Linda Walker is here. She is a certified ADHD coach, our very favorite people around these parts and she helps adults to overcome their challenges at home and at work. She’s the creator of the maximum productivity make-over for creative geniuses, a training program for adults with ADHD and the author of, you’re going to love this title With Time To Spare Colin, the ultimate guide to peak performance for entrepreneurs, adults and ADHD and other creative geniuses. These are the kinds of titles that make me love that I live with ADHD. Linda Walker, welcome to the show.

Linda Walker:
Thank you so much for having me, Pete, Hi Nikki and hi everyone. So happy to be here with you guys.

Nikki:
Welcome. Well, so yes, I am so curious to know how you got interested in coaching with ADHD entrepreneurs because if I’m correct, it’s kind of your niche. This is what you focus on.

Linda Walker:
Absolutely. So like many people, my husband Dwayne got diagnosed with ADHD after my youngest daughter got diagnosed with ADHD years and years ago. And we tried all kinds of stuff. As a family, we were very dysfunctional because of ADHD being untreated, being undiagnosed and so on. And it was once treatment started that helped a little bit. But really what made a huge difference was the coaching, it impacted us so much. It impacted us as a family but also the people around us and my husband’s coworkers and thousands of people today. Dwayne, my husband is the president of the IDD association.

Linda Walker:
And that inspired me to change when I got tired of drug pushing. I was a drug pusher at some point in my life. I used to do a pharma sales. I hated that. I used to cry every morning before I left and I decided I wanted to have an impact on people’s lives and decided to change careers and become a coach. BEcause the word impact that came to me, what came to me was that coach and what it had done. And of course, being someone who has owned several businesses, I started businesses even as a child, I tend to attract entrepreneurs and professionals and I love working with them. So create the programs and services that cater to them.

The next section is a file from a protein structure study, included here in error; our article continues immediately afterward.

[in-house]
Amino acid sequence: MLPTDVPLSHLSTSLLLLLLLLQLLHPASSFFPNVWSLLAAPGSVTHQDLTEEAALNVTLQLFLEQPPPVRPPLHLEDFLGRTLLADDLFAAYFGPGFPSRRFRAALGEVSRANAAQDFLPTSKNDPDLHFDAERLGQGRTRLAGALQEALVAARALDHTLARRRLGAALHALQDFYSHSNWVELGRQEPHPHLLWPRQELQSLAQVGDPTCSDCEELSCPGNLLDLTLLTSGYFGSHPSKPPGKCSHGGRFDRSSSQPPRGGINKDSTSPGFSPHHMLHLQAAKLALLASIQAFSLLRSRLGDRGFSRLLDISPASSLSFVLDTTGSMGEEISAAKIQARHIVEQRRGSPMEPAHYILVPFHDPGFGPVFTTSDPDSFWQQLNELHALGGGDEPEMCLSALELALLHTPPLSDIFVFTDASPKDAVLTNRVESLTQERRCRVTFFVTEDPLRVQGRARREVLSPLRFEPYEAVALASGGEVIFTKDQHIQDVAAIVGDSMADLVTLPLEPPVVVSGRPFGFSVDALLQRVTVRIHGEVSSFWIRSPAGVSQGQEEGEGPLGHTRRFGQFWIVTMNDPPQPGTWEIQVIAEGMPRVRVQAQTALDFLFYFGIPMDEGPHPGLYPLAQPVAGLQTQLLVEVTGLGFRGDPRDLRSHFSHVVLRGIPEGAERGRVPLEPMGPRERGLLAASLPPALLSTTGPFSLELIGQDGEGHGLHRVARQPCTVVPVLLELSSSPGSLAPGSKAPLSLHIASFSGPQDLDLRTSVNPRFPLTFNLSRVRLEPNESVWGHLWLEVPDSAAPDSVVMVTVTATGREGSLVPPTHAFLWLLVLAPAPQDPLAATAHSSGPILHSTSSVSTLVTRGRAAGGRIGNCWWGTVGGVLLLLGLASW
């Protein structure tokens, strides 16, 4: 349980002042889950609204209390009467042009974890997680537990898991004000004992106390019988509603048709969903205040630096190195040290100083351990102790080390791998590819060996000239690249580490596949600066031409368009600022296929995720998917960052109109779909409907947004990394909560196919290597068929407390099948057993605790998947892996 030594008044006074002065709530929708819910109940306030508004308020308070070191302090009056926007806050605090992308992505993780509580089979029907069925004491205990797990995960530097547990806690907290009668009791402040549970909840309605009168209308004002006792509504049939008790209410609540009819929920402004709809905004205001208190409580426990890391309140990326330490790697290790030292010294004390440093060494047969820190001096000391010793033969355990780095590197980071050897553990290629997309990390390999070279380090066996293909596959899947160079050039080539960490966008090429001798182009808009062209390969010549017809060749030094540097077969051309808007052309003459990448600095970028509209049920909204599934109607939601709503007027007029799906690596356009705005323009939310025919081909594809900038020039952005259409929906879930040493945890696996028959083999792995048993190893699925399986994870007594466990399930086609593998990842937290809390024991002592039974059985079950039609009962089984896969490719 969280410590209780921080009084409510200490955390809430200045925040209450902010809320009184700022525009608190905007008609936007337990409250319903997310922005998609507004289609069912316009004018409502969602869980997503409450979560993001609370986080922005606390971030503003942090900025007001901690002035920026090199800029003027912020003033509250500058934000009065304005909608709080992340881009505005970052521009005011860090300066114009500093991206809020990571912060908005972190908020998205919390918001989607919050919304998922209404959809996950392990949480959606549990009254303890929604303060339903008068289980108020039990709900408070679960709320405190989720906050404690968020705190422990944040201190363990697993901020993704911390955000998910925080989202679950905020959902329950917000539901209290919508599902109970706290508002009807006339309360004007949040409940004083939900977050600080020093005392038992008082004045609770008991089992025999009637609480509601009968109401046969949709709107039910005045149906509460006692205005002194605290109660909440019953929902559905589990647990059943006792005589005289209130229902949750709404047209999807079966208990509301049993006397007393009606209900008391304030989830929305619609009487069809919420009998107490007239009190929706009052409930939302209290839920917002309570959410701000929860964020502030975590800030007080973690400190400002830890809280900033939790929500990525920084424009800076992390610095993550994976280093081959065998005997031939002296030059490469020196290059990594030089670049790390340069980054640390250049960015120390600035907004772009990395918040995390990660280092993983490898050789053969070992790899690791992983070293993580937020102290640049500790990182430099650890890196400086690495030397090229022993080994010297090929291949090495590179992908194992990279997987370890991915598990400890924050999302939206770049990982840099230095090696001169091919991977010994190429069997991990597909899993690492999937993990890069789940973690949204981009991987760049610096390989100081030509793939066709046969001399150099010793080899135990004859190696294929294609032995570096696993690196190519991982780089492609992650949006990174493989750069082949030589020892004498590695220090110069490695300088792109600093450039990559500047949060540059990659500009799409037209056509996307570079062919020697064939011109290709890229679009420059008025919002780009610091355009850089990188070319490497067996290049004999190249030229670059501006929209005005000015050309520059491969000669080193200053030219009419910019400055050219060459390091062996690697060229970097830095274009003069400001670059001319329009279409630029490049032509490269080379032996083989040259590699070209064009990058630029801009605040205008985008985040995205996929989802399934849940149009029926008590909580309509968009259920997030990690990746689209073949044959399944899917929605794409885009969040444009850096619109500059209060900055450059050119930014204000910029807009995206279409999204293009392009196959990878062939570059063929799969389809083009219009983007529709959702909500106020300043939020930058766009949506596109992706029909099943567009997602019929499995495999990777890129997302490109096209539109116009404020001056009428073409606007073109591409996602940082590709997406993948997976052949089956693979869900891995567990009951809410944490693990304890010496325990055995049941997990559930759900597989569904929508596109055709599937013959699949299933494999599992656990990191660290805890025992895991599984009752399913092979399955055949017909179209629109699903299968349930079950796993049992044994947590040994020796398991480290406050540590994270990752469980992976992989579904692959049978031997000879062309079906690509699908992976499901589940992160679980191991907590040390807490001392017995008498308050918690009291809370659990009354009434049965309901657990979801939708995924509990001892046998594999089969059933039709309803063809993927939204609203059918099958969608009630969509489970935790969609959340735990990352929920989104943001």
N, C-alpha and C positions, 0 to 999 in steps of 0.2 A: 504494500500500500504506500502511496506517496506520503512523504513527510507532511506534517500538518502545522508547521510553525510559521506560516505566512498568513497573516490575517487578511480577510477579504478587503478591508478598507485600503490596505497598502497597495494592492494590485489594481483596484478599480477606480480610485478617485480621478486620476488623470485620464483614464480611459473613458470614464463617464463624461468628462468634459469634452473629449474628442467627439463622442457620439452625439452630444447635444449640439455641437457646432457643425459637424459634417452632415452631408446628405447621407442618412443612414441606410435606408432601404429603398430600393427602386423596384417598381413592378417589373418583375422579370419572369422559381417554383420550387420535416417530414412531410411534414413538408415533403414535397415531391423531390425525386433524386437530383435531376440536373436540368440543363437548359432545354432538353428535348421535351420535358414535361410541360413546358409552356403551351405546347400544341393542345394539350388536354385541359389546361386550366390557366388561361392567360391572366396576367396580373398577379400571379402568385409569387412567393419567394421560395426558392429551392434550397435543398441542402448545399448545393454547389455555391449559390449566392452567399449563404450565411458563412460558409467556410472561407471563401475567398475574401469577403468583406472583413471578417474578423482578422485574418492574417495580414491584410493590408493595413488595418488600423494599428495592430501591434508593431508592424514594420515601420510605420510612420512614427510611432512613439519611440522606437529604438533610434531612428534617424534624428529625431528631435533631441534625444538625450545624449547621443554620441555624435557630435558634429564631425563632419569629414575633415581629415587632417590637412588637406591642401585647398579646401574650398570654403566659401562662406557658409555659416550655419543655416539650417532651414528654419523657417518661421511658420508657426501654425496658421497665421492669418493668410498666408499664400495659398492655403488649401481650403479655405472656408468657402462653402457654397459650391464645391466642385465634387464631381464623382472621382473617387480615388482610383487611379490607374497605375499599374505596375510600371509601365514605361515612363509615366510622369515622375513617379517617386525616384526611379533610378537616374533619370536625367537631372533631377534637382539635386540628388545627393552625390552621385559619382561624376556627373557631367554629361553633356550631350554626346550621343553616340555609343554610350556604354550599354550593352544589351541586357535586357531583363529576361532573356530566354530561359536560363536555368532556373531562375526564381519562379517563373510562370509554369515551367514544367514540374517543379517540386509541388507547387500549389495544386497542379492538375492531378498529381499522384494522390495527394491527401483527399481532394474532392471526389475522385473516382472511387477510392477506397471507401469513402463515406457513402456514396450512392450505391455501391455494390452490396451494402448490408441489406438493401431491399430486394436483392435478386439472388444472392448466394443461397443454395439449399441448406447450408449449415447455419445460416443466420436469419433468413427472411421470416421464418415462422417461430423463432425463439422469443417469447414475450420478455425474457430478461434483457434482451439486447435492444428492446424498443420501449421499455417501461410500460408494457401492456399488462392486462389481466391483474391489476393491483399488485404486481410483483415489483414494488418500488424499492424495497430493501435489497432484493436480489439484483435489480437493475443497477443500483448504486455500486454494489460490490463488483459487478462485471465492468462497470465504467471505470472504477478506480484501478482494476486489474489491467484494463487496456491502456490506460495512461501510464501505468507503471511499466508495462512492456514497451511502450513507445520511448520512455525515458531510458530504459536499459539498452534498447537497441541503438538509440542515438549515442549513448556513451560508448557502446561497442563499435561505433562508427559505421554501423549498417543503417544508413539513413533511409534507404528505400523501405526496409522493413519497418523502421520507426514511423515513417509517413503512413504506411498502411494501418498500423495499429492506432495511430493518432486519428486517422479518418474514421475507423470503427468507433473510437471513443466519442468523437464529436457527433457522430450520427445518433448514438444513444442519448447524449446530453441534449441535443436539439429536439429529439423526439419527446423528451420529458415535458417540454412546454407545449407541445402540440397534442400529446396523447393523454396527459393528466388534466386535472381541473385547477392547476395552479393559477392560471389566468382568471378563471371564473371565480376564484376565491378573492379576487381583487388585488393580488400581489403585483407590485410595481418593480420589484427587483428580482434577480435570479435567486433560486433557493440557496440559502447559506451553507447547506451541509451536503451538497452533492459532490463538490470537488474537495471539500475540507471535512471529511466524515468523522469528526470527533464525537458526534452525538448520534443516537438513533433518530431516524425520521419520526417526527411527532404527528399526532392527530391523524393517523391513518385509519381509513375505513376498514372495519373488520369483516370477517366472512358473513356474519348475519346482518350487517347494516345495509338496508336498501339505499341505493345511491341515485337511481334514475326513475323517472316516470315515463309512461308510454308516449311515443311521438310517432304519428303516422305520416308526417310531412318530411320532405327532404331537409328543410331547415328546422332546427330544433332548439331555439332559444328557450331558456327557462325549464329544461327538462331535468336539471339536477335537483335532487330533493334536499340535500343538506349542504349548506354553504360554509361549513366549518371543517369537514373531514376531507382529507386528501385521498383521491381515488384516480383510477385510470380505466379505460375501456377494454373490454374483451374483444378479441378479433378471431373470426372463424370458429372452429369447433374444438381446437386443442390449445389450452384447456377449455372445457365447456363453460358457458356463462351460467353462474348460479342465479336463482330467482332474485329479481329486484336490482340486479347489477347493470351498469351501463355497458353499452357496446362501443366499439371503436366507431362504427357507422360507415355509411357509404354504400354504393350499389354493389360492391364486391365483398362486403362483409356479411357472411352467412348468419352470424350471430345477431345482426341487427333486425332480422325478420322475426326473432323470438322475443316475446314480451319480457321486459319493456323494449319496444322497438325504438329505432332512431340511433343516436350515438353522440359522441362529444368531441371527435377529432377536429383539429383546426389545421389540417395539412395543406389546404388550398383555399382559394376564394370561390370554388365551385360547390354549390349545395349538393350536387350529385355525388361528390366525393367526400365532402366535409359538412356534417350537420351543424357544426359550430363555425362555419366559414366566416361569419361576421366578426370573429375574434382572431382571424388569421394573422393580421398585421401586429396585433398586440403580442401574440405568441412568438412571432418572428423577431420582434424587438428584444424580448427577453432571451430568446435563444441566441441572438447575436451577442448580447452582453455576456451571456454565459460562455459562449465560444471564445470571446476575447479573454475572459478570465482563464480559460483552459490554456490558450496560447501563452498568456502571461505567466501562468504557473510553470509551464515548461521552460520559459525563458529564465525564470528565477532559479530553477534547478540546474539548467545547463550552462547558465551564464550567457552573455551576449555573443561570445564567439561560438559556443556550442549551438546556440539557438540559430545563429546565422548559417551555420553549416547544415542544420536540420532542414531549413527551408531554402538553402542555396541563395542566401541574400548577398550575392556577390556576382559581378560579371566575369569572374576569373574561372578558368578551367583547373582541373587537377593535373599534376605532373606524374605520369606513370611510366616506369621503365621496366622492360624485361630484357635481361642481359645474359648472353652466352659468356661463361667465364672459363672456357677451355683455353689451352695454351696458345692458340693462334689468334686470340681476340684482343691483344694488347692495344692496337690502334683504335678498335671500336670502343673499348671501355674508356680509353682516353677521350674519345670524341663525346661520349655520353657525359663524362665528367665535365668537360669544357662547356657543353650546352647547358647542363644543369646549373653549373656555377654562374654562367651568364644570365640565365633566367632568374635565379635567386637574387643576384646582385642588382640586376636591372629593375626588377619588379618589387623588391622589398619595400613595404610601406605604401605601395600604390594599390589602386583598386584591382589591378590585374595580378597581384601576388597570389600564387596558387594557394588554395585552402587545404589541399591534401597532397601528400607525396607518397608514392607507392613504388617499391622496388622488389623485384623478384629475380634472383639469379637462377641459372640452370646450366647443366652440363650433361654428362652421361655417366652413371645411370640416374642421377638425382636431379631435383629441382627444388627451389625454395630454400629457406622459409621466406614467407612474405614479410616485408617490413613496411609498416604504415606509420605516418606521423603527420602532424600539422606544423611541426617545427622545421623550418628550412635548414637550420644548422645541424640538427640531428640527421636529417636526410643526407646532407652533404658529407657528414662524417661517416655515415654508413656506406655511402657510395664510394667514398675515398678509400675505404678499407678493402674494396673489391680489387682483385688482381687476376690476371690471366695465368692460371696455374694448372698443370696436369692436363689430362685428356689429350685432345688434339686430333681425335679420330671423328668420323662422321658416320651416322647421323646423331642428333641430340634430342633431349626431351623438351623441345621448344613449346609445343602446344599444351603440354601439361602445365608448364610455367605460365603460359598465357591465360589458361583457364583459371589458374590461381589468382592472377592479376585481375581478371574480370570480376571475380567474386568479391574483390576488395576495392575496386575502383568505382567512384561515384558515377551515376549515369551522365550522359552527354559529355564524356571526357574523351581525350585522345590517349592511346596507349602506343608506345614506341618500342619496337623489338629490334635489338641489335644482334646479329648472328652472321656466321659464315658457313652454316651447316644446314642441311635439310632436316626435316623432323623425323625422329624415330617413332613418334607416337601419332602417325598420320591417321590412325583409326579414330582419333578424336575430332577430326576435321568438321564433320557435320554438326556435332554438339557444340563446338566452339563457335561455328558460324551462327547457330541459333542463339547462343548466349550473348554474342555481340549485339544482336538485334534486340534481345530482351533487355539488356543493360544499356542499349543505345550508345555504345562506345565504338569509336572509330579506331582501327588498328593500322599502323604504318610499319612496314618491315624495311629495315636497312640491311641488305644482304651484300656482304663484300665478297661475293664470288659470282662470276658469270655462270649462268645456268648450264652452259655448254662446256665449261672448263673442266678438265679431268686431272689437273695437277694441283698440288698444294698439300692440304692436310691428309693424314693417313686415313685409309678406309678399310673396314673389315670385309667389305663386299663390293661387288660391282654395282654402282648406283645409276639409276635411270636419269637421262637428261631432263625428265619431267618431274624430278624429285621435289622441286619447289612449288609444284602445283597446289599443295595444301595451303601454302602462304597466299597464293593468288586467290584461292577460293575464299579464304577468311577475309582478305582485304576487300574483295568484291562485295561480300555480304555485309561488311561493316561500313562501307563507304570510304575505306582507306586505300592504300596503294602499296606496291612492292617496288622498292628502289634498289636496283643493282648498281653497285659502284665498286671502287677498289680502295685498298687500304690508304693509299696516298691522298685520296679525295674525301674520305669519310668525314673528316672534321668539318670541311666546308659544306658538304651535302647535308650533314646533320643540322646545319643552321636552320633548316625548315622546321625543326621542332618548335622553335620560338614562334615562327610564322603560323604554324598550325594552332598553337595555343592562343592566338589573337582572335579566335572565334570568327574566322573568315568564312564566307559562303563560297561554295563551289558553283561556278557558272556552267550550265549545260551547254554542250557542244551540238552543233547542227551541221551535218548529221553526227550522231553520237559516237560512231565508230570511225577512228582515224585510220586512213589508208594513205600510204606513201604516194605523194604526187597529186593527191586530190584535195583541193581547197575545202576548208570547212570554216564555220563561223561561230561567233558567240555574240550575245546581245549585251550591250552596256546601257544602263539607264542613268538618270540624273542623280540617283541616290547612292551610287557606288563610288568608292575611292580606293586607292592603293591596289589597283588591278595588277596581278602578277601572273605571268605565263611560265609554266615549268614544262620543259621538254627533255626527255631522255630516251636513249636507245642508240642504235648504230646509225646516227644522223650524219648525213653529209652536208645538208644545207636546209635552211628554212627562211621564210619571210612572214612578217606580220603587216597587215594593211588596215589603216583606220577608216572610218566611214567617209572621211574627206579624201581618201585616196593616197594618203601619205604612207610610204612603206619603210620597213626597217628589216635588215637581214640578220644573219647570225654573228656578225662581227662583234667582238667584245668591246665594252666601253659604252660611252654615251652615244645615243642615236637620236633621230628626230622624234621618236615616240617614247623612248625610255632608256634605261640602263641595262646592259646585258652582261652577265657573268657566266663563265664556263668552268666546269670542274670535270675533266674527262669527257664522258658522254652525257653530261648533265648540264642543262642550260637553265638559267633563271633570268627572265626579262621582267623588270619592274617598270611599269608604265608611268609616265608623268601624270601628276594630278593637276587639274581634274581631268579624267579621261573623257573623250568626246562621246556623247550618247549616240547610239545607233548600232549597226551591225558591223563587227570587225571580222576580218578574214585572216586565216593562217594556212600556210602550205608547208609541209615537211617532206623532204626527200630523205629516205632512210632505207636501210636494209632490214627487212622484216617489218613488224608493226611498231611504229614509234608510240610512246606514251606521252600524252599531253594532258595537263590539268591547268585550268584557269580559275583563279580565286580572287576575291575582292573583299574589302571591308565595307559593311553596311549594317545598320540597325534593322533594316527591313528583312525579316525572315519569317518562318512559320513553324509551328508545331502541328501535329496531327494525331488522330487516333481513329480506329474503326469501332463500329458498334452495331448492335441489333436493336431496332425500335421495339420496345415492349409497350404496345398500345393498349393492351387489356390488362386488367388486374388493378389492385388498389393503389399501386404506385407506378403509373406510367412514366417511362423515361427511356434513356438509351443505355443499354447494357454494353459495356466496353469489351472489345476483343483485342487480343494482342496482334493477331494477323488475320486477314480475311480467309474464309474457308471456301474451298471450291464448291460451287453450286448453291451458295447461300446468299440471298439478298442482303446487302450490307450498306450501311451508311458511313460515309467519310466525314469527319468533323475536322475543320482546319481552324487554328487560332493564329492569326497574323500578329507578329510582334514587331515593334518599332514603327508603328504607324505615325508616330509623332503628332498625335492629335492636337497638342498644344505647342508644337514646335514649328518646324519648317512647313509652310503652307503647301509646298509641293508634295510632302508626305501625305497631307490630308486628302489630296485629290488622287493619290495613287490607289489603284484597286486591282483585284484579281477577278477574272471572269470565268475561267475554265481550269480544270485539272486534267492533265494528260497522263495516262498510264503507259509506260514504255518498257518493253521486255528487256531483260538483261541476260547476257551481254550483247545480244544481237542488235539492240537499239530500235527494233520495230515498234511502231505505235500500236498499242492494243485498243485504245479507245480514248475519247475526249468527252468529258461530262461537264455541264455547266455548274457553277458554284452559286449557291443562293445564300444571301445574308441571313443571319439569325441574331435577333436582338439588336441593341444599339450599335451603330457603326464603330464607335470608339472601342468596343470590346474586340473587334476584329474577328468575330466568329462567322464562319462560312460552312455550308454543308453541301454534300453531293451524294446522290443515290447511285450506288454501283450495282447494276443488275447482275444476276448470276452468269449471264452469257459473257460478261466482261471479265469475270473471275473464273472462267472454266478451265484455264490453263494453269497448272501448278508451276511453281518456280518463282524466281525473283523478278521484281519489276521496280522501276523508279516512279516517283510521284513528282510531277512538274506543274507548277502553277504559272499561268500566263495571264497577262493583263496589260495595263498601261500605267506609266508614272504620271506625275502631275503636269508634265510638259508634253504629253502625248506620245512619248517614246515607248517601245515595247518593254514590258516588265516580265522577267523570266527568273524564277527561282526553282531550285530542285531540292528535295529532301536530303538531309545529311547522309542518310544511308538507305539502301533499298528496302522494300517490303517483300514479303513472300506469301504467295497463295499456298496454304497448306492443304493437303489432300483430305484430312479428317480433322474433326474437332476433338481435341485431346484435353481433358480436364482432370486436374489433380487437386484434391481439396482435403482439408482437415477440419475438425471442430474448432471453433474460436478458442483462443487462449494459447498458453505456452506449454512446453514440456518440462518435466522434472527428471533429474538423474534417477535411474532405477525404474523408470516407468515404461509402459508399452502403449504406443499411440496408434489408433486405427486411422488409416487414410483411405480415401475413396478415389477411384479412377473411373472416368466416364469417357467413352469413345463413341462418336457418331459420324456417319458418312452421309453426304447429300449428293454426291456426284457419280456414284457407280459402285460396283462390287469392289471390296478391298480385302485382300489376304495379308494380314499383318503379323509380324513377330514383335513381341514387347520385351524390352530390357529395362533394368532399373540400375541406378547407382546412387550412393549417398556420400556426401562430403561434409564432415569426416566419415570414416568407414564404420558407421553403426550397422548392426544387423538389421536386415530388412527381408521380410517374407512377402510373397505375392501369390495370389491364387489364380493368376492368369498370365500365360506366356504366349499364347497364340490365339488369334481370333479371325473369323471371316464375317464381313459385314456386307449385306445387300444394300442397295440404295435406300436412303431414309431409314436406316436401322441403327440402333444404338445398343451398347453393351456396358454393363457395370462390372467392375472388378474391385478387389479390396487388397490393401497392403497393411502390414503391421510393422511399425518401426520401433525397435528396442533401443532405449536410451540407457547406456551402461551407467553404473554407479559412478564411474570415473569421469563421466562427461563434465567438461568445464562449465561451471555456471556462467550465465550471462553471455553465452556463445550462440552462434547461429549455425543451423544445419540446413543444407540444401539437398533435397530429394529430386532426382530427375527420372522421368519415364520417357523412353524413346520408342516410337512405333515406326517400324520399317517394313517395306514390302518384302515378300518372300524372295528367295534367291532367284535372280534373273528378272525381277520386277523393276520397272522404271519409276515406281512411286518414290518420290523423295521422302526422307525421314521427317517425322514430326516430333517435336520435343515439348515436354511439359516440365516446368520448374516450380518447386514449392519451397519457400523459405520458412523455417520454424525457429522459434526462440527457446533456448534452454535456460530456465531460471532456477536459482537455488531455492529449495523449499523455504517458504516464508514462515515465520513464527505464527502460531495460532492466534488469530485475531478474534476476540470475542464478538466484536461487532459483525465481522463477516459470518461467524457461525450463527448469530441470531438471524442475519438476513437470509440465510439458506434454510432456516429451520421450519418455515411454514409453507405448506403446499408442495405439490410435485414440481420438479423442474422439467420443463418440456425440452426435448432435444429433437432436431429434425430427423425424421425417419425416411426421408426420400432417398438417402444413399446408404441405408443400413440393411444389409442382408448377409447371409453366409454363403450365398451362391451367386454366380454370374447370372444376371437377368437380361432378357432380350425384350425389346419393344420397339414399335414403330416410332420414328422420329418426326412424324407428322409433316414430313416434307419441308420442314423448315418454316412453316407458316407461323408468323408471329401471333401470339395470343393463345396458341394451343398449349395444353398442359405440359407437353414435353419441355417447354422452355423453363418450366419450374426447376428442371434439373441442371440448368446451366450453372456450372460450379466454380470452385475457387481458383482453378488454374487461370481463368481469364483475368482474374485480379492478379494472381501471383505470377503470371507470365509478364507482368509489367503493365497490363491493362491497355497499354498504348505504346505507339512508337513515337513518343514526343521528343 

Peter Wright:
Good. That whole experience of watching that transition, watching your husband make that transition and your daughter make that transition, the whole idea. I spent some time diving into your biography this morning on your website and you share with such vulnerability that story. Can you talk a little bit, just briefly before we dig into the meat, what it’s like for you to be quite so open about your experience with your family and watching your family go through this and how that has impacted your work with, let’s say, ADHD entrepreneurs.

Linda Walker:
It’s really scary being that vulnerable. Definitely something that scared me at the beginning I was afraid that … But I’ve got their permission, often Dwayne [inaudible 00:05:21].

Peter Wright:
His name is everywhere [inaudible 00:05:25].

Linda Walker: